Magazines: where have they gone?

Photo above: YM Magazine, and American teen magazine, folded in 2004 after being on newsstands for 72 years. The above issue is dated February 2001.

Going through an old box of books, I found a stack of magazines from my childhood. Of course, each one was entailing some teenage dramatized oddities about how to get your crush in P.E. class to like you and had a teenage boy band like The Backstreet Boys on the cover.

I would wait in vain for the next issue to arrive in the mail every month and eagerly read it front to back the second it was delivered.

Do I still buy magazines today? Not really. There has to be something in an issue that I would cherish and prefer to own in print if I’m going to buy it. With the magazine industry at my fingertips on my laptop, I have no real desire to pay for a subscription. It’s the sad truth.  After all, my dentist practically gets every magazine anyway, so I catch up every couple months on print issues.

The magazine industry has completely transformed since I was in the sixth grade. YM Magazine (as an awkward kid going through puberty, I absorbed every article) is no more and magazines have slowly gotten smaller in size as well as changed their content.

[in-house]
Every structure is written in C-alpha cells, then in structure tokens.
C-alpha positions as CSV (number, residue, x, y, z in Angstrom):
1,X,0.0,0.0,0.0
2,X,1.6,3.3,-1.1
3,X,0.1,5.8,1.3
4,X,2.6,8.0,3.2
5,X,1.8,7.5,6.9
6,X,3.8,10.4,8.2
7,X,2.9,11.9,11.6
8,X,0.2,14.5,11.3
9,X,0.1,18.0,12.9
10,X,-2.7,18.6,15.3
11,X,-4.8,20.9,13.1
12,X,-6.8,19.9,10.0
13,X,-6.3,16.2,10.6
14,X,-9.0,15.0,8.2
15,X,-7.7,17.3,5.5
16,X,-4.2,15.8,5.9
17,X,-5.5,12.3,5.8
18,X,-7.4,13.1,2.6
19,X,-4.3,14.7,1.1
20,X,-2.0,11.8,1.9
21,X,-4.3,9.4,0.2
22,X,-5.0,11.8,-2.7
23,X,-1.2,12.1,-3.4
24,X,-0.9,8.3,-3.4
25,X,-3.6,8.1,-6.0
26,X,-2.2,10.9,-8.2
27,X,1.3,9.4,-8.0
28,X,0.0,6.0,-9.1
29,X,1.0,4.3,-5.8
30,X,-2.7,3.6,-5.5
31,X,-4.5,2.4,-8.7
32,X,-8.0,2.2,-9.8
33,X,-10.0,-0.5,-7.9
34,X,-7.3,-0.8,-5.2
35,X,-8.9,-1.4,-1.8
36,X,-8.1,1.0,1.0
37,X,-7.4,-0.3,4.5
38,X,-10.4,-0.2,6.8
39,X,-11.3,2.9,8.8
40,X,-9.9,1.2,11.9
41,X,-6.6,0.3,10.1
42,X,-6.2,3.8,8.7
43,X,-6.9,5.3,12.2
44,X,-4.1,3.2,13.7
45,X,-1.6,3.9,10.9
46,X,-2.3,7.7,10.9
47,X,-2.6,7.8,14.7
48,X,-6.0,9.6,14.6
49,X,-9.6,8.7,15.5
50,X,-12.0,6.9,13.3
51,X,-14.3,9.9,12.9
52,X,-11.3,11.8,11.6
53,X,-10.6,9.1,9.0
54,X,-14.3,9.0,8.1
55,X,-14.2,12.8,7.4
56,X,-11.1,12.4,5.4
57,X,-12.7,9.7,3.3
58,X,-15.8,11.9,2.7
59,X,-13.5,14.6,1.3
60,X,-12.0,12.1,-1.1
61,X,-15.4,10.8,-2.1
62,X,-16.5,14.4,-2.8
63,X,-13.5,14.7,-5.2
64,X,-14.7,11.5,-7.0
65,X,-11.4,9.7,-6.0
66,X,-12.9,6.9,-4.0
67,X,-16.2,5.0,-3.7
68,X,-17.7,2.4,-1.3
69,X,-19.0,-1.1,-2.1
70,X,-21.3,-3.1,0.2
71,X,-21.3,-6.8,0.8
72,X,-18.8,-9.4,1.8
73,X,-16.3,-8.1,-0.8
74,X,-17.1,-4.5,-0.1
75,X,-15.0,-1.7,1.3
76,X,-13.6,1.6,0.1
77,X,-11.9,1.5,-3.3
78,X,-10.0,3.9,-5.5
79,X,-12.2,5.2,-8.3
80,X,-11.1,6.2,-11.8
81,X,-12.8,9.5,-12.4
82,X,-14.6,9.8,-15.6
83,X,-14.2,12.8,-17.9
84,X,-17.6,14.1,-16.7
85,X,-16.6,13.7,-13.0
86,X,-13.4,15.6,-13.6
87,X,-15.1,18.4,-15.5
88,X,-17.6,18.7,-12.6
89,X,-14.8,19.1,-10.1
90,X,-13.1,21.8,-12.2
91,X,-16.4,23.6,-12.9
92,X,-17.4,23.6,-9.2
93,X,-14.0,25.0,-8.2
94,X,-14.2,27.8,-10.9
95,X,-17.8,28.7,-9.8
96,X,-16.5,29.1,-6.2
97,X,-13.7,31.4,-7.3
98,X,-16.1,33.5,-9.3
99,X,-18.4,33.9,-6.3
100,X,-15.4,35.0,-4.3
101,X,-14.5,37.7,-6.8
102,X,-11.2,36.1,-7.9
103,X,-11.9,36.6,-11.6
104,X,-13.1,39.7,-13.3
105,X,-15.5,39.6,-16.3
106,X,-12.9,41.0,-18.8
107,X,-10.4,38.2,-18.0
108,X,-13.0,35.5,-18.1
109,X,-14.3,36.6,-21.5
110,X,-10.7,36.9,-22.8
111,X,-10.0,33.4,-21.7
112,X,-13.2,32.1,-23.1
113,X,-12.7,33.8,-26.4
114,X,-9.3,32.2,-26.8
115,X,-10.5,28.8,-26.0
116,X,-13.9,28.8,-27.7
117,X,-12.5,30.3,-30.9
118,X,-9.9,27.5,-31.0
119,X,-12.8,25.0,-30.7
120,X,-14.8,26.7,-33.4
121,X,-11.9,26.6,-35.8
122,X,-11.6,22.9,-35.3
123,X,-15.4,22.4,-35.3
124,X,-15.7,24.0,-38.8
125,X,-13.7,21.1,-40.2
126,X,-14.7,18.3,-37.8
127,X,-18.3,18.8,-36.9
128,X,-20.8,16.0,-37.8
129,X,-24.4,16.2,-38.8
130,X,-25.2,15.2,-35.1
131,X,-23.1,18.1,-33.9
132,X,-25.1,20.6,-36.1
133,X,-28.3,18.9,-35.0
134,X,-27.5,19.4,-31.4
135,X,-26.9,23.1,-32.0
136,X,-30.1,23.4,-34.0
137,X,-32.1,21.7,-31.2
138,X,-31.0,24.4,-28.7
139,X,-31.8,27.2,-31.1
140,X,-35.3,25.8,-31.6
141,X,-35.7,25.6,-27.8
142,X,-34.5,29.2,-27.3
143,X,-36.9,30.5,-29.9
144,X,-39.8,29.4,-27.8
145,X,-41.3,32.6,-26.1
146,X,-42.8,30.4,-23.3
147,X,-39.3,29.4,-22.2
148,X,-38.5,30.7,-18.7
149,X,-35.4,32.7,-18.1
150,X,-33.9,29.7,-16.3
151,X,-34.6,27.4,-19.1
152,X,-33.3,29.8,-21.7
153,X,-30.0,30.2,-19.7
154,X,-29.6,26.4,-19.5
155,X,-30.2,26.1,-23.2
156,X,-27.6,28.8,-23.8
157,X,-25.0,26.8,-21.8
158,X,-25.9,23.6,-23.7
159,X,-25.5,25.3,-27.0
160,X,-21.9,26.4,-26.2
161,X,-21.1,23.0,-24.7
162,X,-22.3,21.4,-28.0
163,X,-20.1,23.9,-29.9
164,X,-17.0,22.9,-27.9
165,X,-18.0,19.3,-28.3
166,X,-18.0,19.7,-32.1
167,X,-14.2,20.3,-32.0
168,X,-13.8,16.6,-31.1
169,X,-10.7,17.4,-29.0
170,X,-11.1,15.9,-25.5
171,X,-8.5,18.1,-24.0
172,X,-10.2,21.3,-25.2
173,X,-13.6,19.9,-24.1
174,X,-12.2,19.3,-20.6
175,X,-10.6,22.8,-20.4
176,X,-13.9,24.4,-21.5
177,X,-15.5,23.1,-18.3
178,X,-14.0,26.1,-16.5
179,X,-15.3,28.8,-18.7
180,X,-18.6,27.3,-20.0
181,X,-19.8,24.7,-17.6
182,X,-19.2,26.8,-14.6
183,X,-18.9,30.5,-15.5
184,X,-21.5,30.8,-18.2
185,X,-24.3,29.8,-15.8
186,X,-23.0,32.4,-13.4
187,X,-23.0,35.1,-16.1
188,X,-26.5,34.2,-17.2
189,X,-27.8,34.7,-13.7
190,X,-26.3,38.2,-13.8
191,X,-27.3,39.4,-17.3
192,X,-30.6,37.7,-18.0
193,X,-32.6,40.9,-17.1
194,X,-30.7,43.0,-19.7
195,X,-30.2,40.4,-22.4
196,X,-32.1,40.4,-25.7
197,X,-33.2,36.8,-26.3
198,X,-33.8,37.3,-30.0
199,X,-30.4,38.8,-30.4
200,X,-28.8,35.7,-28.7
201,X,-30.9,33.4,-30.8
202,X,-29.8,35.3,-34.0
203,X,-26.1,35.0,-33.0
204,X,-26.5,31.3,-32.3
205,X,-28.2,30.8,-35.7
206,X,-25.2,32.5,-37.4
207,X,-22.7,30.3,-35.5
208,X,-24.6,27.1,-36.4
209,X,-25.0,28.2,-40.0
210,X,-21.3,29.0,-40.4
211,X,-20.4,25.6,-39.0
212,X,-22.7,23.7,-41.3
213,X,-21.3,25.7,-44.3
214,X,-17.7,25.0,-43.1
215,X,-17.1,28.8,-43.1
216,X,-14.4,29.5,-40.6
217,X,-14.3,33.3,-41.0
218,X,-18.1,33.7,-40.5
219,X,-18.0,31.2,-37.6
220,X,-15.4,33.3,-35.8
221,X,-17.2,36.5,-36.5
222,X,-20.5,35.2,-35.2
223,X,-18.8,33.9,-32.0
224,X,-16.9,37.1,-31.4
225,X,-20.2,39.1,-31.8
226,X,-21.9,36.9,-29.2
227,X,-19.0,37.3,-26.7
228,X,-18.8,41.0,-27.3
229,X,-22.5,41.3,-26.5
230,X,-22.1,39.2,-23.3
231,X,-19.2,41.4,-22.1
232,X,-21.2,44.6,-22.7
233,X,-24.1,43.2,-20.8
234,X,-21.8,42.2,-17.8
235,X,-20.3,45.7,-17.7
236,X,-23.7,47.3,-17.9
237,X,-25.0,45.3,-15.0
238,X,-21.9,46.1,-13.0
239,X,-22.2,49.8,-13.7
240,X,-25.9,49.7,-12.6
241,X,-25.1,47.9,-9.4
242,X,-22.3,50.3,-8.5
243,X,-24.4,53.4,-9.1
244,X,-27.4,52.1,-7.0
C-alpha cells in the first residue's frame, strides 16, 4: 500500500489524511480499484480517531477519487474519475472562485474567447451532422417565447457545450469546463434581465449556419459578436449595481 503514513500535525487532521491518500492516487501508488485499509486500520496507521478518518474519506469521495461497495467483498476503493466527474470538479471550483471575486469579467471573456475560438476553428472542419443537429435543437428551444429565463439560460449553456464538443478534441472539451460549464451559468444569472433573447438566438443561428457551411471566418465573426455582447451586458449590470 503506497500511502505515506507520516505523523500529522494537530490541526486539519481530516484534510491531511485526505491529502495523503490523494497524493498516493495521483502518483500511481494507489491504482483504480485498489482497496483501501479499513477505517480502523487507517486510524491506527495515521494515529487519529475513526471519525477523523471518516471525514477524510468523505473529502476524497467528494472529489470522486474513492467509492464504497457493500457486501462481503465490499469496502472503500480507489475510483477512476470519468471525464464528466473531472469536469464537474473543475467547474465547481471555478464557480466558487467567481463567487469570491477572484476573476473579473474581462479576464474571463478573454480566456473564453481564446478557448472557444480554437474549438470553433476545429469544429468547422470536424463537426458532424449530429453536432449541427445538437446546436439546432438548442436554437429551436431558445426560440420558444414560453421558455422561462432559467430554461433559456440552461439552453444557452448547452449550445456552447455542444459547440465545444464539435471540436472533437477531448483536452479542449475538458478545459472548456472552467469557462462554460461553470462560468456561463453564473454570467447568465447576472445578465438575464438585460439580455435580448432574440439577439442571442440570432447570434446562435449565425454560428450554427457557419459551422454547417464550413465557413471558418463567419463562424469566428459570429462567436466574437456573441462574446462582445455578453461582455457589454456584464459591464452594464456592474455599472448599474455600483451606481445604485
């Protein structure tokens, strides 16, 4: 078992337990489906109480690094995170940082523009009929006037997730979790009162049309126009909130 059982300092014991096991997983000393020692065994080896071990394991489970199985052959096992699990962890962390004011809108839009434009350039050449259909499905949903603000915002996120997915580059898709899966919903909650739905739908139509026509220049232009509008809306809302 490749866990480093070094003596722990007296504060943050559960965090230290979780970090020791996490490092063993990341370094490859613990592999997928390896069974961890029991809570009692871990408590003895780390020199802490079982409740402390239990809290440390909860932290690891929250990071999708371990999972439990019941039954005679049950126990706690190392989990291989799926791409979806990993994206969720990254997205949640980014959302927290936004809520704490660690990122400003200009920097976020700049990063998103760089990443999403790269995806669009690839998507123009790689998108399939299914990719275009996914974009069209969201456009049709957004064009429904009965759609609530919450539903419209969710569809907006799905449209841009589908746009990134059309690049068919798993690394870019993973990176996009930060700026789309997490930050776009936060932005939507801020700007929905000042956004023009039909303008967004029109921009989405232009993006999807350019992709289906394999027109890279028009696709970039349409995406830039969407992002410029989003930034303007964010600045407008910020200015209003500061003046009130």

With society having a high demand for instant gratification, how can magazines even satisfy our sweet tooth for multimedia, YouTube, Twitter, Facebook, music previews, breaking news, you name it.

Paper issues can’t deliver streaming music videos, movie previews, news conferences and reporting on scene.

So where does that leave the magazine industry? Well, lately blogs have taken over the world meaning citizen journalism has increased immensely and special interest blogs are taking the place of magazines like Domino—a magazine focusing on design and decorating—which folded in 2009. People read what they want to read and blogs are specializing in taking people places they can’t necessarily go in a magazine.

A blog like The Design Files, which discusses art, design and decorating is updated daily. To keep up, magazines have to editorialize online to keep readers up to date day-to-day on their favorite topics and interests.

According to Magazine Publishers of America, the number of magazine websites continues to grow with an increase of about four percent in the last four years.

However, not all magazines are allowing free web browsing. TIME only allows a preview of articles online but if you wait a week or two,  it becomes available to the general public.

For those publications that are divulging online like New York Magazine—which is typically a slim issue in print—has endless links, articles, videos and streaming to local events and news in New York.

Where the magazine industry will end up is hard to predict but for now, we at least know it’s online as well as in your hands.

Photo taken by author of this blog

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